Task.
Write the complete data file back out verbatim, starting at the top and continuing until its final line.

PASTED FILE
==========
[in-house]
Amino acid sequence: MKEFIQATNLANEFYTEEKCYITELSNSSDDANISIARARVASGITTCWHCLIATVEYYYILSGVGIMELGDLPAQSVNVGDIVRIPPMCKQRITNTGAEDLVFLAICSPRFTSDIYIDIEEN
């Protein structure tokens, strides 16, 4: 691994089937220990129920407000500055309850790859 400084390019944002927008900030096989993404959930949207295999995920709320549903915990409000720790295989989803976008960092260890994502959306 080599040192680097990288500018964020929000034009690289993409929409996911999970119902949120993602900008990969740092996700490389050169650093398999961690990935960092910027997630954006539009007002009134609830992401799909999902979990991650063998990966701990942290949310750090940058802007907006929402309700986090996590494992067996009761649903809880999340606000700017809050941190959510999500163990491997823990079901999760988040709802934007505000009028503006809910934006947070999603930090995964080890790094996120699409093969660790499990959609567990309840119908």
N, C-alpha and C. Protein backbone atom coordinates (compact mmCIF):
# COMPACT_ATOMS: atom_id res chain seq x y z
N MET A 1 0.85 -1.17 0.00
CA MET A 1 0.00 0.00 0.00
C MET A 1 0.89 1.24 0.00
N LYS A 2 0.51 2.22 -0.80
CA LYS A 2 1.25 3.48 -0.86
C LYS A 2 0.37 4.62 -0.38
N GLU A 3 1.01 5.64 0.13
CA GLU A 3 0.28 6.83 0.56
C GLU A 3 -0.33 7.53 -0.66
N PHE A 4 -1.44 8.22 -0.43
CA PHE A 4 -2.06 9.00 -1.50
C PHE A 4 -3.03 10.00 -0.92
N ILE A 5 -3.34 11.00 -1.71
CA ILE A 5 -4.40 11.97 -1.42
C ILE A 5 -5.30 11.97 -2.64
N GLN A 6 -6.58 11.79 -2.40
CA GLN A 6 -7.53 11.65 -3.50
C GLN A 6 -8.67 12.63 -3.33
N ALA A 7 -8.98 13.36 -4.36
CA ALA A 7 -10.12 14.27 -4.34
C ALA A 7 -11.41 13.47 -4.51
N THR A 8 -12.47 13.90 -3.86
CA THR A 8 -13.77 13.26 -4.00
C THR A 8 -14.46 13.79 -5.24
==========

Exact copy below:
[in-house]
Amino acid sequence: MKEFIQATNLANEFYTEEKCYITELSNSSDDANISIARARVASGITTCWHCLIATVEYYYILSGVGIMELGDLPAQSVNVGDIVRIPPMCKQRITNTGAEDLVFLAICSPRFTSDIYIDIEEN
């Protein structure tokens, strides 16, 4: 691994089937220990129920407000500055309850790859 400084390019944002927008900030096989993404959930949207295999995920709320549903915990409000720790295989989803976008960092260890994502959306 080599040192680097990288500018964020929000034009690289993409929409996911999970119902949120993602900008990969740092996700490389050169650093398999961690990935960092910027997630954006539009007002009134609830992401799909999902979990991650063998990966701990942290949310750090940058802007907006929402309700986090996590494992067996009761649903809880999340606000700017809050941190959510999500163990491997823990079901999760988040709802934007505000009028503006809910934006947070999603930090995964080890790094996120699409093969660790499990959609567990309840119908």
N, C-alpha and C. Protein backbone atom coordinates (compact mmCIF):
# COMPACT_ATOMS: atom_id res chain seq x y z
N MET A 1 0.85 -1.17 0.00
CA MET A 1 0.00 0.00 0.00
C MET A 1 0.89 1.24 0.00
N LYS A 2 0.51 2.22 -0.80
CA LYS A 2 1.25 3.48 -0.86
C LYS A 2 0.37 4.62 -0.38
N GLU A 3 1.01 5.64 0.13
CA GLU A 3 0.28 6.83 0.56
C GLU A 3 -0.33 7.53 -0.66
N PHE A 4 -1.44 8.22 -0.43
CA PHE A 4 -2.06 9.00 -1.50
C PHE A 4 -3.03 10.00 -0.92
N ILE A 5 -3.34 11.00 -1.71
CA ILE A 5 -4.40 11.97 -1.42
C ILE A 5 -5.30 11.97 -2.64
N GLN A 6 -6.58 11.79 -2.40
CA GLN A 6 -7.53 11.65 -3.50
C GLN A 6 -8.67 12.63 -3.33
N ALA A 7 -8.98 13.36 -4.36
CA ALA A 7 -10.12 14.27 -4.34
C ALA A 7 -11.41 13.47 -4.51
N THR A 8 -12.47 13.90 -3.86
CA THR A 8 -13.77 13.26 -4.00
C THR A 8 -14.46 13.79 -5.24